MILLER TIME: As the Olympic Family gathers in Tokyo, will unity yield to protests?

The U.S. team at the 2018 Olympic Winter Games Opening Ceremony in PyeongChang. Will Tokyo's opening be as joyous? (Photo: Jon Gaede)

/It’s a pleasure to present this guest column by one of the most knowledgeable observers of the Olympic Movement, Britain’s David Miller. For more than 50 years, the former English footballer has covered the Olympic Games and the sports within it, including 15 years as the Chief Sports Correspondent of The Times of London, with stints at the Daily Express and the Daily Telegraph. Author of books on athletics, football and the Olympics, he was Official Historian of the IOC from 1997-2018. His opinions are, of course, his own alone./

With the International Olympic Committee inexorably negotiated into a partial concession – acceptance of athletes’ protest by “expression” – it must be hoped that Tokyo’s reluctantly re-scheduled Olympic Games do not become a circus cavalcade of demonstrations, whether vocal, physical, banners or flags, ominously likely to be led by rampant elements in USA.

Admittedly, there is little political or social innocence throughout the world today, even beyond the new, four-century headline-hugging “introspection” now being promoted by campaigners in America. Yet there are twenty or more nations, from China, Hong Kong and Russia, to much of Africa and South and Central America where thousands of lives are daily in jeopardy. In Britain, the fifty-year-old “Windrush” scandal – the immigrant West Indies boat bringing post-war Caribbeans to bolster UK labour recovery, many of whom despite decades of contribution, now deemed illegal residents.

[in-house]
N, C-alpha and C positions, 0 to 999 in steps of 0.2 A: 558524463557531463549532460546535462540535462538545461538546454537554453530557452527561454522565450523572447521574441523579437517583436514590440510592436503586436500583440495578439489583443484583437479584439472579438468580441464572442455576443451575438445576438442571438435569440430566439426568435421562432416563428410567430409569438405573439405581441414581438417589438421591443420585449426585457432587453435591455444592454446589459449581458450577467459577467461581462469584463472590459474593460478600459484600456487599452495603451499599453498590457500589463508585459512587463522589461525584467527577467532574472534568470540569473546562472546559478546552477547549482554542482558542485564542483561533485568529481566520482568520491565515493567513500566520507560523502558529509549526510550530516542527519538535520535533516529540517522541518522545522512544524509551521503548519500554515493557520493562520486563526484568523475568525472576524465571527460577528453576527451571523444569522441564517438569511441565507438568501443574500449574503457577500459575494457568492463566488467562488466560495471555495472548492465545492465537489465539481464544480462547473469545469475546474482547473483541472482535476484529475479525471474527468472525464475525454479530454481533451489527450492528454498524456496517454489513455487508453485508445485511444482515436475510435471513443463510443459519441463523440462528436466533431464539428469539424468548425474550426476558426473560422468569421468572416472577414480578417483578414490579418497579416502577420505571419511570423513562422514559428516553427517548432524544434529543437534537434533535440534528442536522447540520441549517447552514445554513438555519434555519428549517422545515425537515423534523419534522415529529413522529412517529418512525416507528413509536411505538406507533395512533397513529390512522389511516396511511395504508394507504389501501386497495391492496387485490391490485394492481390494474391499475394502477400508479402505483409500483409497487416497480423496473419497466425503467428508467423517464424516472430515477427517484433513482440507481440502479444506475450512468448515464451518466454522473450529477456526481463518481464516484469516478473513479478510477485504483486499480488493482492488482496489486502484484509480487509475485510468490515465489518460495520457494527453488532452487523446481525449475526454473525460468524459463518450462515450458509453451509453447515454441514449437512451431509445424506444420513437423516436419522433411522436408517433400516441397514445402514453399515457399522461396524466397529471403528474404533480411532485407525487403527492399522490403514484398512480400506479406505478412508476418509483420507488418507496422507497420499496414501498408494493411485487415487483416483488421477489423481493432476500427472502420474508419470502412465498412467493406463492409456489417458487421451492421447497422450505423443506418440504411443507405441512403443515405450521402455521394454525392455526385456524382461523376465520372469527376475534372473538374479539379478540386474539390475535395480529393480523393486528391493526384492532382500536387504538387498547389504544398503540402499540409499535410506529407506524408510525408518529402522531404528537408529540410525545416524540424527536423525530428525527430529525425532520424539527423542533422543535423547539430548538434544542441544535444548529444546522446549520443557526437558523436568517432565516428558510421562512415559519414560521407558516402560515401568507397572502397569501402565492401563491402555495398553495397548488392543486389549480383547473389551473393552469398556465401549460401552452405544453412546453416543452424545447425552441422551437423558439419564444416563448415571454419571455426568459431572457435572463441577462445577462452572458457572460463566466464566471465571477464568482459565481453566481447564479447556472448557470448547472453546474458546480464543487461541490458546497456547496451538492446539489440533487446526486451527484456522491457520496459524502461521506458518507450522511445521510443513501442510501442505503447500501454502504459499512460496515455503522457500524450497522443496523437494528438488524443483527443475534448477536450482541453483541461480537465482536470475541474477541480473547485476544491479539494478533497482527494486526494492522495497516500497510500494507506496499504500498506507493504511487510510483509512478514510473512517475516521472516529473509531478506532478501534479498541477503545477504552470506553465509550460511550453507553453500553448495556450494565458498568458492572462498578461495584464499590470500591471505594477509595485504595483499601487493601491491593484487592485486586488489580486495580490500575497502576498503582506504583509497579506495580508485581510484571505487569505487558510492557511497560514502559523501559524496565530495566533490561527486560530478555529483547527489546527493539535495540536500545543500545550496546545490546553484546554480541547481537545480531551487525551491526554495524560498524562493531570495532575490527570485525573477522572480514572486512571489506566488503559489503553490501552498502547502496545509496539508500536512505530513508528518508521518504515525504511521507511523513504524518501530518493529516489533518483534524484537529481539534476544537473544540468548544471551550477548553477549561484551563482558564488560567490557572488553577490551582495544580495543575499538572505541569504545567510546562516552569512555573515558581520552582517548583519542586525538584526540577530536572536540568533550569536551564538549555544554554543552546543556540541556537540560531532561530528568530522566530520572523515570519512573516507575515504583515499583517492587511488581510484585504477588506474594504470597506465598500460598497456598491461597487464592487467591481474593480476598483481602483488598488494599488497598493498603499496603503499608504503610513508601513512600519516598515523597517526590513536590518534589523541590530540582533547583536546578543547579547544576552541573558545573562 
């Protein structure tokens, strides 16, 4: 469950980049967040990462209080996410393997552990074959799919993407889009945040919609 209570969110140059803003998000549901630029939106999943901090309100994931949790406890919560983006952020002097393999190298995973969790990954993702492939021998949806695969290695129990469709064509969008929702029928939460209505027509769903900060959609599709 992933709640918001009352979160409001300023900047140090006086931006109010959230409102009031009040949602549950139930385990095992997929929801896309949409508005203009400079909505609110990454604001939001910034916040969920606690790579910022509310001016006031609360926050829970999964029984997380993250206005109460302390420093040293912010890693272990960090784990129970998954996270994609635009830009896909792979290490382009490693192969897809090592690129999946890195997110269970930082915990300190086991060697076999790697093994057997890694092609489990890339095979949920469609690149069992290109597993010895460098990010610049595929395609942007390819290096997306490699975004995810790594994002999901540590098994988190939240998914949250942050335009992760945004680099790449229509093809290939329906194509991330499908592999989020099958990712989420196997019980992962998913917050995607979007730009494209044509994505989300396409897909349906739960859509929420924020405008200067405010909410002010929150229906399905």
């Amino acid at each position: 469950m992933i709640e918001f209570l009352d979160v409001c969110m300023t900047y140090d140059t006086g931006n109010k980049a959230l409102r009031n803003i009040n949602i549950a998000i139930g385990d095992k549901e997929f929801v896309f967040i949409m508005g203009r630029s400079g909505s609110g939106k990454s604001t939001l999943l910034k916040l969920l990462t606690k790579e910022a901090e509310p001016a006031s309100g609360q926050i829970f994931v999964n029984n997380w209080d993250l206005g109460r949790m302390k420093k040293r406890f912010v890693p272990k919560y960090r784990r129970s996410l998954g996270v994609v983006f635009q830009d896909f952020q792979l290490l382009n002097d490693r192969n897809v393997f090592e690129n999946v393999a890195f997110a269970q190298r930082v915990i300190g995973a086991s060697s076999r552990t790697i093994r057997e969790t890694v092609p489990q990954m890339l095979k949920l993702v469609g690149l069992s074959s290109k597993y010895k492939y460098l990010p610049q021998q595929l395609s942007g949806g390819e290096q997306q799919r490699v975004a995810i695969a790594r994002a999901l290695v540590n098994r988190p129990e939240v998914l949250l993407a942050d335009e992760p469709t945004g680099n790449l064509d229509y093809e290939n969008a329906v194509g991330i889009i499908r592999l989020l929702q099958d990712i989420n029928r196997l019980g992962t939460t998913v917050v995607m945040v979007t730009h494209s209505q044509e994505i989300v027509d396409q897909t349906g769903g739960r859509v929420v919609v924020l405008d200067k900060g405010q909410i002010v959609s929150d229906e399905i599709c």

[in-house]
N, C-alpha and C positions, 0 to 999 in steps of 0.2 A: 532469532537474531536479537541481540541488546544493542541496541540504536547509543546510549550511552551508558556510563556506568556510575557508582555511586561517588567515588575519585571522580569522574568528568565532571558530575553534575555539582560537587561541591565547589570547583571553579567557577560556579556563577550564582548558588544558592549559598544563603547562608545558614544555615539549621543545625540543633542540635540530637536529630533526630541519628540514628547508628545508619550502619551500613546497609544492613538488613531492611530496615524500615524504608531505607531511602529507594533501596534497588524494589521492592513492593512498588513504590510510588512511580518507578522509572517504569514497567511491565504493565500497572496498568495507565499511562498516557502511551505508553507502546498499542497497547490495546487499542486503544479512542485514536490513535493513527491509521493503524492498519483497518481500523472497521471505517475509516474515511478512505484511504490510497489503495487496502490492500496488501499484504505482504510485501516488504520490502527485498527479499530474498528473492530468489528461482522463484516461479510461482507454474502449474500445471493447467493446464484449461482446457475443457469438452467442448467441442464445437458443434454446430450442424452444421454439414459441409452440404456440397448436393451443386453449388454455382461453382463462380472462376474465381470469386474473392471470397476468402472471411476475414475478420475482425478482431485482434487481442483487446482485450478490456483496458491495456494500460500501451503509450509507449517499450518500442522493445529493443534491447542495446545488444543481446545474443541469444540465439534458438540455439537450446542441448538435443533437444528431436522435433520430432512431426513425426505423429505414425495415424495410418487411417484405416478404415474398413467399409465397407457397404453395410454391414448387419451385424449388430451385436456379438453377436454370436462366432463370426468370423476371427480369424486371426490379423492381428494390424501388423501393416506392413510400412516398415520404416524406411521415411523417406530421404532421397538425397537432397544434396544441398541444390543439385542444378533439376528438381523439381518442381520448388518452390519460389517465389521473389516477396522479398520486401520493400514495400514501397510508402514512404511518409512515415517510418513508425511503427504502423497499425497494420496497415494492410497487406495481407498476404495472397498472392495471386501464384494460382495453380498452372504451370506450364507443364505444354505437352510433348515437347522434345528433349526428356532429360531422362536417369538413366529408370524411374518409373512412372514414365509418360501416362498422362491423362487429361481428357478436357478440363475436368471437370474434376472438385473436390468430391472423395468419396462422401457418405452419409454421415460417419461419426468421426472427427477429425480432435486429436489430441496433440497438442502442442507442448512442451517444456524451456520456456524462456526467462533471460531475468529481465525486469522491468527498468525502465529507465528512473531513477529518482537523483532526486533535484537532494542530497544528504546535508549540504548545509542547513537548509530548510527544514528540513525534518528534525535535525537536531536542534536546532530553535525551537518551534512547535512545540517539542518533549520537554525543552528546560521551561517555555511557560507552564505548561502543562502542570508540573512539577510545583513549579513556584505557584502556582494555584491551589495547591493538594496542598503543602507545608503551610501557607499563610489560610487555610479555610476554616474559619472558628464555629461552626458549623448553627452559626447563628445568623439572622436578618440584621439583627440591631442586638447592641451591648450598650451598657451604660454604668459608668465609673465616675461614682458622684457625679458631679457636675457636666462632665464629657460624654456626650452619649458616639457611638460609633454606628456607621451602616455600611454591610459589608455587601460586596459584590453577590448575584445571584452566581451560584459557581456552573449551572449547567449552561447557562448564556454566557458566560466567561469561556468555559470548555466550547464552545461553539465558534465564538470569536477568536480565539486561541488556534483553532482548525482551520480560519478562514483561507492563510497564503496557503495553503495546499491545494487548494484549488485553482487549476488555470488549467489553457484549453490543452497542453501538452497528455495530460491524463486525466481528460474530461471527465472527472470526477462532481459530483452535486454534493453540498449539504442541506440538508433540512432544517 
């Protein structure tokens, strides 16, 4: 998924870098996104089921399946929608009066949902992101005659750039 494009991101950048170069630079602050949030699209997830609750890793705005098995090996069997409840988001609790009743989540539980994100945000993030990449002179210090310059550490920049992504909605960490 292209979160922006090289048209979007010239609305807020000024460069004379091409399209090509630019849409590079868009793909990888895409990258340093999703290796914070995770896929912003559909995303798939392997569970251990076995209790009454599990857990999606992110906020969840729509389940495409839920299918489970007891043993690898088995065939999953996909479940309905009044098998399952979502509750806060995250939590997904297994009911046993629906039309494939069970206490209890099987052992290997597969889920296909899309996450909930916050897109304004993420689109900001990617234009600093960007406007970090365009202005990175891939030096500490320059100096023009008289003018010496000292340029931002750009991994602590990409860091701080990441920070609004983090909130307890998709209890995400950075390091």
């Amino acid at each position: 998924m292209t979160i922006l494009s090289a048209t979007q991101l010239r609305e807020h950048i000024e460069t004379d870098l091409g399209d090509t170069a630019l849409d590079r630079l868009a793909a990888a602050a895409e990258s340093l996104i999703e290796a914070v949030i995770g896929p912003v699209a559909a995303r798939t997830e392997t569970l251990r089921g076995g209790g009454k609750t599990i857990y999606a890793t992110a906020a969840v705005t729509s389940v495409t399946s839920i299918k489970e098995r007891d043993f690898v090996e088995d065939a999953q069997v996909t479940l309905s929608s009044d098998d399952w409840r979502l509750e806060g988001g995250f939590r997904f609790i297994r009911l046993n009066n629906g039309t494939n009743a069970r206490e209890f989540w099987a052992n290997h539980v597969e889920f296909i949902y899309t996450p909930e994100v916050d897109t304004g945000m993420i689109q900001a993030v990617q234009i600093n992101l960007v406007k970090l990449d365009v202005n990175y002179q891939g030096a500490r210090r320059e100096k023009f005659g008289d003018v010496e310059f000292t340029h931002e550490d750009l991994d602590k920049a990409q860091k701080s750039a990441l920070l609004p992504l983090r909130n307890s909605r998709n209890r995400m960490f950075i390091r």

However, the IOC is remaining loyal to the ancient sacrosanct Greek idealism of the Olympic Games: an integrated festival of peaceful sport, at which, in the modern context, ninety percent of the 10,000 participants have no prospect of a medal but the humanitarian ambition of integrating with all other creeds, races and philosophies. The Games, distinct from all other sport, must never be allowed to become an ad-hoc social courtroom.

And tell me: do marriage couples ever contemplate momentarily corrupting their wedding ceremony to confront family and guests with raised glove fists, banners and slogans? The Olympic Games are likewise a celebration of joyous unity: cause for legitimate domestic or international protest at the Games should be conducted in conventional manner, scheduled conferences within the appointed city, yet in no manner directly associated with the sporting arena, where all are mutually respectful.

Most Olympians should recognise that, while talent has lifted them to an elite status, their passage has usually been dependent on extensive taxpayer public funding: a precious bonus unavailable to, say, the average worker daily grinding by public transport to anonymous, repetitive yet responsible duty. Olympic athletes are simultaneously admired yet beneficiaries.

In Tokyo, maybe some women hammer-throwers will have pink hair in solidarity with gender equality or gay rights, or springboard divers will take the knee on the platform – if they all feel they must. Yet will the IOC accept “silent” expression?

Thomas Bach, ninth President of the IOC, Olympic fencing champion from 1976, is committed to upholding the ethic of Rule 50, excluding tangible protests on a medal podium or the competition arena. This principle has the approval of a majority of the Athletes Commission. Without this steadfast ethic, the Olympic Games, unique social festival, descends to be no more than bear-baiting.

I was a member of Britain’s football training squad for Melbourne ’56, though unselected for the fifteen to travel. Three or four of us in the squad were genuine amateurs – as then still vainly required by the IOC when many in track and field or football were clandestine professionals within “amateur” clubs. A known “professional amateur” was preferred to me for Melbourne. I didn’t protest.

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